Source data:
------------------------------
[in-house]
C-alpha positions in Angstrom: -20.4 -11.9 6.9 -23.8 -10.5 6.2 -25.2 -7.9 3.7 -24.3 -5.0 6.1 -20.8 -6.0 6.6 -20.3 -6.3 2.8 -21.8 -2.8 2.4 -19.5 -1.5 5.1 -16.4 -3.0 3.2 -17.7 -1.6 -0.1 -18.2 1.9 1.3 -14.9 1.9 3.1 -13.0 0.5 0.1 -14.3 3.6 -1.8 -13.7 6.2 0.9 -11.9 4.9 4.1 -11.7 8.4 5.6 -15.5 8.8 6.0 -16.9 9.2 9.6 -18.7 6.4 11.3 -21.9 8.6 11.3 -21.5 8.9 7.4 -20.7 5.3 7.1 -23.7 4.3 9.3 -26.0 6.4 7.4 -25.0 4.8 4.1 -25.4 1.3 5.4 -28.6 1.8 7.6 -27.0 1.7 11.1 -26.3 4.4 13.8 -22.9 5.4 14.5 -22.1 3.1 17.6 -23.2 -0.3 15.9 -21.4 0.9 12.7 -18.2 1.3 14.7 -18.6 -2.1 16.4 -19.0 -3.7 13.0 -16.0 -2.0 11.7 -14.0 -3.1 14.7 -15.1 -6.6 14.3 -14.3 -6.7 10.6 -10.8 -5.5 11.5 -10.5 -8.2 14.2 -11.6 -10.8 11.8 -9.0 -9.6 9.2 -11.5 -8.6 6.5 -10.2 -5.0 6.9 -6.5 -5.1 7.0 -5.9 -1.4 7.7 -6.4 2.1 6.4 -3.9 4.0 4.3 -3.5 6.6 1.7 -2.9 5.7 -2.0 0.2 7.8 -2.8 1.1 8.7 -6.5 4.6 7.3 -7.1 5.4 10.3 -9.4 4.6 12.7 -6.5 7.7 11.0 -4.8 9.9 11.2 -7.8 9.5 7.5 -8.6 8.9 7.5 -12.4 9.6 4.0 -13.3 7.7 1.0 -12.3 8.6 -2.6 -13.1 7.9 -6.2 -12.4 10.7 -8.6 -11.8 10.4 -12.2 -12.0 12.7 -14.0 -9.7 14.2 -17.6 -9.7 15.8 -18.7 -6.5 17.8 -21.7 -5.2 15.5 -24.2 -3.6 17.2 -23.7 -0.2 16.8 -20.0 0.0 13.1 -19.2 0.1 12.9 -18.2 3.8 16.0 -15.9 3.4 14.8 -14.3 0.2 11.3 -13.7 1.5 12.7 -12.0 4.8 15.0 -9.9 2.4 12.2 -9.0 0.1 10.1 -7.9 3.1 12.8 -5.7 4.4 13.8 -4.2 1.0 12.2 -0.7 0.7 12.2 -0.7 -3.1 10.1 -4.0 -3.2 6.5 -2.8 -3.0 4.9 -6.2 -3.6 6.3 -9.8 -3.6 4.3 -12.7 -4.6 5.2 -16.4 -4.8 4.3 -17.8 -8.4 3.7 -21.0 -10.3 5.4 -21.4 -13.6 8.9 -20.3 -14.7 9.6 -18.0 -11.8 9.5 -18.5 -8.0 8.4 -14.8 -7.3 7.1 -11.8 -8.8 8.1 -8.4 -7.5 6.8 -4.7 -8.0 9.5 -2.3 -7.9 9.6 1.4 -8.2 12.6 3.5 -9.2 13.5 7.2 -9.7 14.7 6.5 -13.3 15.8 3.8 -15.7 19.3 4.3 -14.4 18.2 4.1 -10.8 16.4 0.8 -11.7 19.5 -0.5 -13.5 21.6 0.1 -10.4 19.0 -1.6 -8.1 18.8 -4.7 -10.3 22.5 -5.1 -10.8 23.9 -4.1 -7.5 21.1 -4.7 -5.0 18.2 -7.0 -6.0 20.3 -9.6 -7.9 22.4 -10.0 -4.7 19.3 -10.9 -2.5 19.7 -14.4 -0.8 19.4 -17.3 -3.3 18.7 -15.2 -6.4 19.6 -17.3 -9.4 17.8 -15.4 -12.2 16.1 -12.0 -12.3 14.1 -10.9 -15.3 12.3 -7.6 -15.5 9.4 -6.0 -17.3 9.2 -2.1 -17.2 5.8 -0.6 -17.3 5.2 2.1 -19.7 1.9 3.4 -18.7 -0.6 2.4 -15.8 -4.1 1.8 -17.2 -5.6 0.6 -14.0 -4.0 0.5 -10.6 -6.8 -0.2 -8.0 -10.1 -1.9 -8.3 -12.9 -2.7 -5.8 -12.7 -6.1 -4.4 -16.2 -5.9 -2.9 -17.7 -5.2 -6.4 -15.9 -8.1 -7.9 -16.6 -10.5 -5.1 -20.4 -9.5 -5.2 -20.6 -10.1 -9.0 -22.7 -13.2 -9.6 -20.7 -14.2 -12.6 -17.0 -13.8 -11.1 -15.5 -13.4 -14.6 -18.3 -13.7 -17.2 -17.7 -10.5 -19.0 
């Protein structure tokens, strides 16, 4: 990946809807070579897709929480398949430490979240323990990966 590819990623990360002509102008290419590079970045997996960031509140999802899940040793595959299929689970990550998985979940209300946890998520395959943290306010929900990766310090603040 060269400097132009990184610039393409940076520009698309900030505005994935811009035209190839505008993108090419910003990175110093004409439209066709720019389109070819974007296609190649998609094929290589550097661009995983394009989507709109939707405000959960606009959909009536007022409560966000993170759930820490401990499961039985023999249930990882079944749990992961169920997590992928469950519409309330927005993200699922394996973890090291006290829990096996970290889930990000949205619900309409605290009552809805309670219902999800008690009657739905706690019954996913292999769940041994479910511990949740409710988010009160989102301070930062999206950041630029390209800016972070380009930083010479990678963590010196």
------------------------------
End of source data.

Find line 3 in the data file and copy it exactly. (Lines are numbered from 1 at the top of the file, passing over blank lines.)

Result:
């Protein structure tokens, strides 16, 4: 990946809807070579897709929480398949430490979240323990990966 590819990623990360002509102008290419590079970045997996960031509140999802899940040793595959299929689970990550998985979940209300946890998520395959943290306010929900990766310090603040 060269400097132009990184610039393409940076520009698309900030505005994935811009035209190839505008993108090419910003990175110093004409439209066709720019389109070819974007296609190649998609094929290589550097661009995983394009989507709109939707405000959960606009959909009536007022409560966000993170759930820490401990499961039985023999249930990882079944749990992961169920997590992928469950519409309330927005993200699922394996973890090291006290829990096996970290889930990000949205619900309409605290009552809805309670219902999800008690009657739905706690019954996913292999769940041994479910511990949740409710988010009160989102301070930062999206950041630029390209800016972070380009930083010479990678963590010196």